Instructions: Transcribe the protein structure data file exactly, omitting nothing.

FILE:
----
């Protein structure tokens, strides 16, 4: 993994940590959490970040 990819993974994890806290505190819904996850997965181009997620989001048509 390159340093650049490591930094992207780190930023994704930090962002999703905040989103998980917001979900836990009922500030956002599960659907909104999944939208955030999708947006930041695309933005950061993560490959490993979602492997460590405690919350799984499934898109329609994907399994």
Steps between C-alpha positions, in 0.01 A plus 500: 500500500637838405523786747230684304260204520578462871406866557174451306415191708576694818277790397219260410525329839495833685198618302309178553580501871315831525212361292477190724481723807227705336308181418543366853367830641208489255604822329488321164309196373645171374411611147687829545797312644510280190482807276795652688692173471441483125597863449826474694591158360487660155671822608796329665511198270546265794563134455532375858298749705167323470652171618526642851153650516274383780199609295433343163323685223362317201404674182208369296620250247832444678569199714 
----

């Protein structure tokens, strides 16, 4: 993994940590959490970040 990819993974994890806290505190819904996850997965181009997620989001048509 390159340093650049490591930094992207780190930023994704930090962002999703905040989103998980917001979900836990009922500030956002599960659907909104999944939208955030999708947006930041695309933005950061993560490959490993979602492997460590405690919350799984499934898109329609994907399994």
Steps between C-alpha positions, in 0.01 A plus 500: 500500500637838405523786747230684304260204520578462871406866557174451306415191708576694818277790397219260410525329839495833685198618302309178553580501871315831525212361292477190724481723807227705336308181418543366853367830641208489255604822329488321164309196373645171374411611147687829545797312644510280190482807276795652688692173471441483125597863449826474694591158360487660155671822608796329665511198270546265794563134455532375858298749705167323470652171618526642851153650516274383780199609295433343163323685223362317201404674182208369296620250247832444678569199714 